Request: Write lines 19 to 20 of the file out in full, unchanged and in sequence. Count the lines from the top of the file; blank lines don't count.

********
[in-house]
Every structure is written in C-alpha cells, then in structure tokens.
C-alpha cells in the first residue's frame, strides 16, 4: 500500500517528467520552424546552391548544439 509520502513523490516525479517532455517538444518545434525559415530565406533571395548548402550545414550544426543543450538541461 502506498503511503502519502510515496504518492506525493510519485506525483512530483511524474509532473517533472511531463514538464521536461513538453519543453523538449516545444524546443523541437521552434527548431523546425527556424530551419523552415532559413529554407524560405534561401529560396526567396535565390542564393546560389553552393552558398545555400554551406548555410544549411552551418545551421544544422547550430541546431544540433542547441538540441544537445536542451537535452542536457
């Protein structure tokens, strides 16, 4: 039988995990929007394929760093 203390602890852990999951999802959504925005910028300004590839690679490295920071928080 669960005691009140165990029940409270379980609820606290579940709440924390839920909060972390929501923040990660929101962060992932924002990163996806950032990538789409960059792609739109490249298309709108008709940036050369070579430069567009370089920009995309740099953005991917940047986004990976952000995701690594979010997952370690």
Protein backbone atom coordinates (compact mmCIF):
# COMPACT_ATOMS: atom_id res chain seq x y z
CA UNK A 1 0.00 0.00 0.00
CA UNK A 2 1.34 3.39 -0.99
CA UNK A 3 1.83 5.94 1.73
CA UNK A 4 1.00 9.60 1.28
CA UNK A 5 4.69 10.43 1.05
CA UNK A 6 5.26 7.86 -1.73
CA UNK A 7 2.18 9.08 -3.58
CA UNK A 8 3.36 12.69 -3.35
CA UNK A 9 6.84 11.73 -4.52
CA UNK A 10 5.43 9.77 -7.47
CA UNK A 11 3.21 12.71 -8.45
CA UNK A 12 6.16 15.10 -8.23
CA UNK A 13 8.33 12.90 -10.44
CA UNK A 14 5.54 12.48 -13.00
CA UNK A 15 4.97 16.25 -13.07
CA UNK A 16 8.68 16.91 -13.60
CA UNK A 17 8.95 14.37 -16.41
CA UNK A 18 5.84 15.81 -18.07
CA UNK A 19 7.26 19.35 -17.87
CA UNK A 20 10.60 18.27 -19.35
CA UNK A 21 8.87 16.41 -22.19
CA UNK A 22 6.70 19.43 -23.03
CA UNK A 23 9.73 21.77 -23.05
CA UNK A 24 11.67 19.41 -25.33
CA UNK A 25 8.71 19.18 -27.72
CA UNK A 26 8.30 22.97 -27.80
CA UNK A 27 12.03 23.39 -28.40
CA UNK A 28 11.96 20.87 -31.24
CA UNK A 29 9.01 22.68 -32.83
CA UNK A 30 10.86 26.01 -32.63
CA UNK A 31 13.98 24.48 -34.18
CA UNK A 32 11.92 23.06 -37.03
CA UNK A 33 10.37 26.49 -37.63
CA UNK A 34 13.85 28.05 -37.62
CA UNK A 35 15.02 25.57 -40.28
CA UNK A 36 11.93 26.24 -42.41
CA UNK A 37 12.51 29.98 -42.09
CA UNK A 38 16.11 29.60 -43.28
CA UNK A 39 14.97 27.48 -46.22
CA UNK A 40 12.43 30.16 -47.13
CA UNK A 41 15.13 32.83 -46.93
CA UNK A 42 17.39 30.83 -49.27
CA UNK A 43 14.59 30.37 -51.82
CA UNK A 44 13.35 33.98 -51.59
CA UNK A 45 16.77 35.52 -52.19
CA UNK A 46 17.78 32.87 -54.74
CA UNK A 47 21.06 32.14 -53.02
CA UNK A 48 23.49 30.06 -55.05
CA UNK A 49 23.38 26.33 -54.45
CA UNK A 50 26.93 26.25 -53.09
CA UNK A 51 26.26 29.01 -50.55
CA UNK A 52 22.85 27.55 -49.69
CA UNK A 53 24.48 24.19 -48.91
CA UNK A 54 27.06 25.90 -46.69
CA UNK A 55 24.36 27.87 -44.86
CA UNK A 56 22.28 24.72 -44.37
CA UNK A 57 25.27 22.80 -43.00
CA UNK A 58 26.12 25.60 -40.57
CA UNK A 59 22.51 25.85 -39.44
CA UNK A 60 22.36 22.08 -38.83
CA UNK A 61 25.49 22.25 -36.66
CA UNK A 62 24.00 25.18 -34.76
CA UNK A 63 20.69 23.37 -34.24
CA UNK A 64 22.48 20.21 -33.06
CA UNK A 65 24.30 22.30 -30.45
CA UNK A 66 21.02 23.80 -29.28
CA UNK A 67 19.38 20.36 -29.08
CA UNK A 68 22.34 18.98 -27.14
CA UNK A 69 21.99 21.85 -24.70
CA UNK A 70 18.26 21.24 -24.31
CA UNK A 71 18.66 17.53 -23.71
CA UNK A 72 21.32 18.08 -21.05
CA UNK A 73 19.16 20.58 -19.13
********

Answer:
CA UNK A 13 8.33 12.90 -10.44
CA UNK A 14 5.54 12.48 -13.00